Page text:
I remember coming in here as a player in the 1970s, nobody wanted to play in Pullman. Same thing during the big years with Weaver, Low and that crew. We want opponents to hate coming to Pullman. That energy in the stands feeds our defense, feeds our confidence and makes the opponent very uncomfortable. It’s self-reinforcing. Where does the schedule stand right now?

ERNIE KENT:  It’s nearly complete. It will get us ready for the grueling Pac-12 race. Going to the Virgin Islands in November for the Paradise Jam, where we’ll open with Creighton, is an excellent opportunity.

We’re also in the process of finalizing details to bring the Cougars to our loyal fans in the Tri-Cities for a game against Central Washington at the Toyota Center in Kennewick in November.

And we’re getting close to an agreement on a home-and-home deal with one of the outstanding programs in the Big 12. We would travel there this season and they would play us in Spokane next season. (Editor’s note: WSU and Kansas State announced the deal yesterday -- several days after this interview took place.) Is the Spokane piece of that in whole or part due to the fact Gonzaga bailed on the long-running series with WSU?

ERNIE KENT:  That’s right. We have so many great fans in Spokane and the Gonzaga series allowed us to get up there every other year. I think it’s a shame Gonzaga elected to cancel the series. It was good for fans and good for basketball generally in our region. But we’re going to try to bring big-name opponents to Spokane every other year. Earlier you mentioned Clifford’s improved conditioning helping him on defense. Generally speaking, his defense last season didn’t conjure images of David Robinson or Hakeem Olajuwon. How are you addressing post defense this offseason?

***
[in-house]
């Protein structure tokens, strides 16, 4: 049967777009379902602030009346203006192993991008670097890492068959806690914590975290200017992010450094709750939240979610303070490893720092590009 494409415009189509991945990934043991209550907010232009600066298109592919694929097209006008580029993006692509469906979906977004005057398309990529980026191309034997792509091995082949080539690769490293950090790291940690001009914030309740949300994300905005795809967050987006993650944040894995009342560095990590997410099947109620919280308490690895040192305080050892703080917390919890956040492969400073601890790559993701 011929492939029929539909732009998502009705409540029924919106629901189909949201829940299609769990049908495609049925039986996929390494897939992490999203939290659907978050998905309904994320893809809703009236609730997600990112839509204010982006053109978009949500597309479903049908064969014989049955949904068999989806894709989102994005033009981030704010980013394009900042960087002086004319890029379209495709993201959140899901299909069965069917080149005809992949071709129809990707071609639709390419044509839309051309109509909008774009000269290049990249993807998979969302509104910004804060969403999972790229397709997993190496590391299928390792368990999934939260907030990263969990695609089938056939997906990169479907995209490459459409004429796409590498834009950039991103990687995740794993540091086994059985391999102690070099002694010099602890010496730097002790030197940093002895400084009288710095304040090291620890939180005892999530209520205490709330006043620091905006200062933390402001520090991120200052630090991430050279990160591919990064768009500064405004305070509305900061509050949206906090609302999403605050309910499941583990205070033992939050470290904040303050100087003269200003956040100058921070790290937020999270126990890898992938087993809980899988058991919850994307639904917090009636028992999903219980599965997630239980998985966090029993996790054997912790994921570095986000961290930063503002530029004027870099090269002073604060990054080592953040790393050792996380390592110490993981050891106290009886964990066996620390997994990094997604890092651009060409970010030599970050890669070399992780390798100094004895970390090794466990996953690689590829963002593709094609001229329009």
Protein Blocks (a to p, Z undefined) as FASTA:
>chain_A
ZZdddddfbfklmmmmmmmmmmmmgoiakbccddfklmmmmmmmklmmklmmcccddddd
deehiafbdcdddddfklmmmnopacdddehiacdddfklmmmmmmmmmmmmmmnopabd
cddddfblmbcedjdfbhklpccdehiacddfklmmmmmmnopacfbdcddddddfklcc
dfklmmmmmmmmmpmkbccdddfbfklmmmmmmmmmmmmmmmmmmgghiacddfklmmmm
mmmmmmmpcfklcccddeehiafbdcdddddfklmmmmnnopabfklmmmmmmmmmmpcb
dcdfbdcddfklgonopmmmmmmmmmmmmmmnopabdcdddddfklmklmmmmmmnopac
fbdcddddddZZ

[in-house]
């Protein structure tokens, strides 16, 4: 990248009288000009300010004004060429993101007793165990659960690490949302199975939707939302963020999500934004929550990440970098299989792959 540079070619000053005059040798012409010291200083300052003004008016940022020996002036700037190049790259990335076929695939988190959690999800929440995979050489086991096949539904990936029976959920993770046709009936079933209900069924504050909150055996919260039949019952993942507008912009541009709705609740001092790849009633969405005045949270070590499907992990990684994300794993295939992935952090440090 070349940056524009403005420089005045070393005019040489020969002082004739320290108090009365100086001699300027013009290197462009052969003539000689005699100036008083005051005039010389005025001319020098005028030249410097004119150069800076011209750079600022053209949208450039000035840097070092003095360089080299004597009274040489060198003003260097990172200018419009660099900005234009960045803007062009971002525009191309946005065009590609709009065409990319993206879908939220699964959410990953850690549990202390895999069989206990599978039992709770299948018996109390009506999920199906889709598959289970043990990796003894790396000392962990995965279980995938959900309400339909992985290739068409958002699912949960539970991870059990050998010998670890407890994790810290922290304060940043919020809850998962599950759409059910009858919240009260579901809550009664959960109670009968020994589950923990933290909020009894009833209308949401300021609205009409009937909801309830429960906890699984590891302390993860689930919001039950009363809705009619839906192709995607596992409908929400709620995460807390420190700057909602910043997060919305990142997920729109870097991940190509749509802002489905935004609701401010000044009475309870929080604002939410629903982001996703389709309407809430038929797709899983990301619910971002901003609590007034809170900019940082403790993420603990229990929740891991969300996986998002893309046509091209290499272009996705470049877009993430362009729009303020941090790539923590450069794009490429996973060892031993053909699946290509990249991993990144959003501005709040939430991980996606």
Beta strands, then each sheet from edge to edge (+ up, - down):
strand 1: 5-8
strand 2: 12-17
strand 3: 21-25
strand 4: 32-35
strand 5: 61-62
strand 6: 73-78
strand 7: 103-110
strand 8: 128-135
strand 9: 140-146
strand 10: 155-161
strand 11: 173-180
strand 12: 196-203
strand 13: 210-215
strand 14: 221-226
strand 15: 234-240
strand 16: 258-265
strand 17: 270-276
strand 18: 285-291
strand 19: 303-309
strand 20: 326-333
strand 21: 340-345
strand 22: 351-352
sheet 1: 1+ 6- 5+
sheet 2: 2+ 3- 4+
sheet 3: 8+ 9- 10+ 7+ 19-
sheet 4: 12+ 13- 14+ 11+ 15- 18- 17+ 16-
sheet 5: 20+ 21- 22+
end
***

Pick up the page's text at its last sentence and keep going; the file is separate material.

ERNIE KENT:  We will need to play with more stunting on the defensive end of the floor. For example, we’ll trap in the post and show more zone looks to give Conor some help on the defensive end. Between Junior Longrus, Brett Boese, Que Johnson and Valentine Izundu, you have about 65 minutes of playing time per game to replace. Can you give me a rough idea how those minutes might be divvied up?

ERNIE KENT:  You have 200 minutes of playing time per game – 40 minutes times five positions – and 40 is too much for any one guy, so we’re looking for eight to ten players to divide the 200 minutes. Josh and Ike will go as much as they can, between 30 and 35 minutes a game. With our fast pace, Conor is probably going to be around 25 minutes. So now we’re at 100, 115 minutes to be divided by the other slots.

This summer will go a long toward determining how we will fill those slots. We’ll see how the new guys adjust and adapt and how we need to tweak minutes and roles as we head toward the season. Final question -- why should Cougar fans be optimistic about the upcoming season?

ERNIE KENT:  This program is going in the right direction. I know last year was tough. The second year is always the hardest and now we head into Year Three with three proven players and leaders at the top in Ike, Josh and Conor, a lot of exciting young players, and a summer season that is going to allow us to take a giant leap forward. I promise you I will not rest, our staff will not rest, and our players will not rest, until Washington State is a consistent contender in the best league in the nation.

IN CASE YOU MISSED PART I IN THE SERIES: Ernie Kent assesses college ball and WSU's place in it

JOSH HAWKINSON (USA Today Sports/James Snook)